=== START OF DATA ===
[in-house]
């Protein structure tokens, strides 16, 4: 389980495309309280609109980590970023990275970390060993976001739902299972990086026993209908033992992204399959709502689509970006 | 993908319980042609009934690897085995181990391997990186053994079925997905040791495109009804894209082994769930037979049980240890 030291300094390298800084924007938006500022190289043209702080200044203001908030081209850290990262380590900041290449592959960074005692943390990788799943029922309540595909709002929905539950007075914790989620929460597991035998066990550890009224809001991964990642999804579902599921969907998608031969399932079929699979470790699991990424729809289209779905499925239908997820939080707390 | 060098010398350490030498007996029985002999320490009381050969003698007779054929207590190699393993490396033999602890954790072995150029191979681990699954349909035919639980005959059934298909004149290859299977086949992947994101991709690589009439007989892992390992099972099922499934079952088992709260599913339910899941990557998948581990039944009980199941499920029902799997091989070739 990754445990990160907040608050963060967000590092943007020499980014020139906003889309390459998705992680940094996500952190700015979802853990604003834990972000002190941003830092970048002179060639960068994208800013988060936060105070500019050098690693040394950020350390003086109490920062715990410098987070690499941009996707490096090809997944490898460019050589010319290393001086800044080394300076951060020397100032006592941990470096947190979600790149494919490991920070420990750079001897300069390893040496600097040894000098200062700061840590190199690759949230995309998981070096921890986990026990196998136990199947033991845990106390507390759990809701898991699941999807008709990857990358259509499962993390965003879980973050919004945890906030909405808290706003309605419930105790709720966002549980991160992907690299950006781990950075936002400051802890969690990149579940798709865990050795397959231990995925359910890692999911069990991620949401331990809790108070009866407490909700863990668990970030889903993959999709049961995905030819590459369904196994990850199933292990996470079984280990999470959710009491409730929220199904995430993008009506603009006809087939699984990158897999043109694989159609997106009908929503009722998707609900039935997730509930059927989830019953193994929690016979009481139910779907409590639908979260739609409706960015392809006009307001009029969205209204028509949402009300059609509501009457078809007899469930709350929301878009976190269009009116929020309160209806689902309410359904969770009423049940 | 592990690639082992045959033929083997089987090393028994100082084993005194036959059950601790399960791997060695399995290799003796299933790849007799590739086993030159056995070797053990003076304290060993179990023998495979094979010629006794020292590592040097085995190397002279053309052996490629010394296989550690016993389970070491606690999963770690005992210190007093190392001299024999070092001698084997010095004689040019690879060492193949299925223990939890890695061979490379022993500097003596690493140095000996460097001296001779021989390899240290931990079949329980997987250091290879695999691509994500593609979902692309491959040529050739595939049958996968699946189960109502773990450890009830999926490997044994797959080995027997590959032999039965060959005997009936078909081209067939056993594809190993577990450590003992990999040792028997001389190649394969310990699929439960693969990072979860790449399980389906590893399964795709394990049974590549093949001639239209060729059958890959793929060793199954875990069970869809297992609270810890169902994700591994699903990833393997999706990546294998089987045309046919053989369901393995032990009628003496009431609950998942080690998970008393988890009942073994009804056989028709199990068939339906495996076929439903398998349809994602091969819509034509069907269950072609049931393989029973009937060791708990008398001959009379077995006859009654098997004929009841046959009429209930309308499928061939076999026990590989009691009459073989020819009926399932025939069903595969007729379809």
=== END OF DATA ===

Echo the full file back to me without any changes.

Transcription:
[in-house]
């Protein structure tokens, strides 16, 4: 389980495309309280609109980590970023990275970390060993976001739902299972990086026993209908033992992204399959709502689509970006 | 993908319980042609009934690897085995181990391997990186053994079925997905040791495109009804894209082994769930037979049980240890 030291300094390298800084924007938006500022190289043209702080200044203001908030081209850290990262380590900041290449592959960074005692943390990788799943029922309540595909709002929905539950007075914790989620929460597991035998066990550890009224809001991964990642999804579902599921969907998608031969399932079929699979470790699991990424729809289209779905499925239908997820939080707390 | 060098010398350490030498007996029985002999320490009381050969003698007779054929207590190699393993490396033999602890954790072995150029191979681990699954349909035919639980005959059934298909004149290859299977086949992947994101991709690589009439007989892992390992099972099922499934079952088992709260599913339910899941990557998948581990039944009980199941499920029902799997091989070739 990754445990990160907040608050963060967000590092943007020499980014020139906003889309390459998705992680940094996500952190700015979802853990604003834990972000002190941003830092970048002179060639960068994208800013988060936060105070500019050098690693040394950020350390003086109490920062715990410098987070690499941009996707490096090809997944490898460019050589010319290393001086800044080394300076951060020397100032006592941990470096947190979600790149494919490991920070420990750079001897300069390893040496600097040894000098200062700061840590190199690759949230995309998981070096921890986990026990196998136990199947033991845990106390507390759990809701898991699941999807008709990857990358259509499962993390965003879980973050919004945890906030909405808290706003309605419930105790709720966002549980991160992907690299950006781990950075936002400051802890969690990149579940798709865990050795397959231990995925359910890692999911069990991620949401331990809790108070009866407490909700863990668990970030889903993959999709049961995905030819590459369904196994990850199933292990996470079984280990999470959710009491409730929220199904995430993008009506603009006809087939699984990158897999043109694989159609997106009908929503009722998707609900039935997730509930059927989830019953193994929690016979009481139910779907409590639908979260739609409706960015392809006009307001009029969205209204028509949402009300059609509501009457078809007899469930709350929301878009976190269009009116929020309160209806689902309410359904969770009423049940 | 592990690639082992045959033929083997089987090393028994100082084993005194036959059950601790399960791997060695399995290799003796299933790849007799590739086993030159056995070797053990003076304290060993179990023998495979094979010629006794020292590592040097085995190397002279053309052996490629010394296989550690016993389970070491606690999963770690005992210190007093190392001299024999070092001698084997010095004689040019690879060492193949299925223990939890890695061979490379022993500097003596690493140095000996460097001296001779021989390899240290931990079949329980997987250091290879695999691509994500593609979902692309491959040529050739595939049958996968699946189960109502773990450890009830999926490997044994797959080995027997590959032999039965060959005997009936078909081209067939056993594809190993577990450590003992990999040792028997001389190649394969310990699929439960693969990072979860790449399980389906590893399964795709394990049974590549093949001639239209060729059958890959793929060793199954875990069970869809297992609270810890169902994700591994699903990833393997999706990546294998089987045309046919053989369901393995032990009628003496009431609950998942080690998970008393988890009942073994009804056989028709199990068939339906495996076929439903398998349809994602091969819509034509069907269950072609049931393989029973009937060791708990008398001959009379077995006859009654098997004929009841046959009429209930309308499928061939076999026990590989009691009459073989020819009926399932025939069903595969007729379809």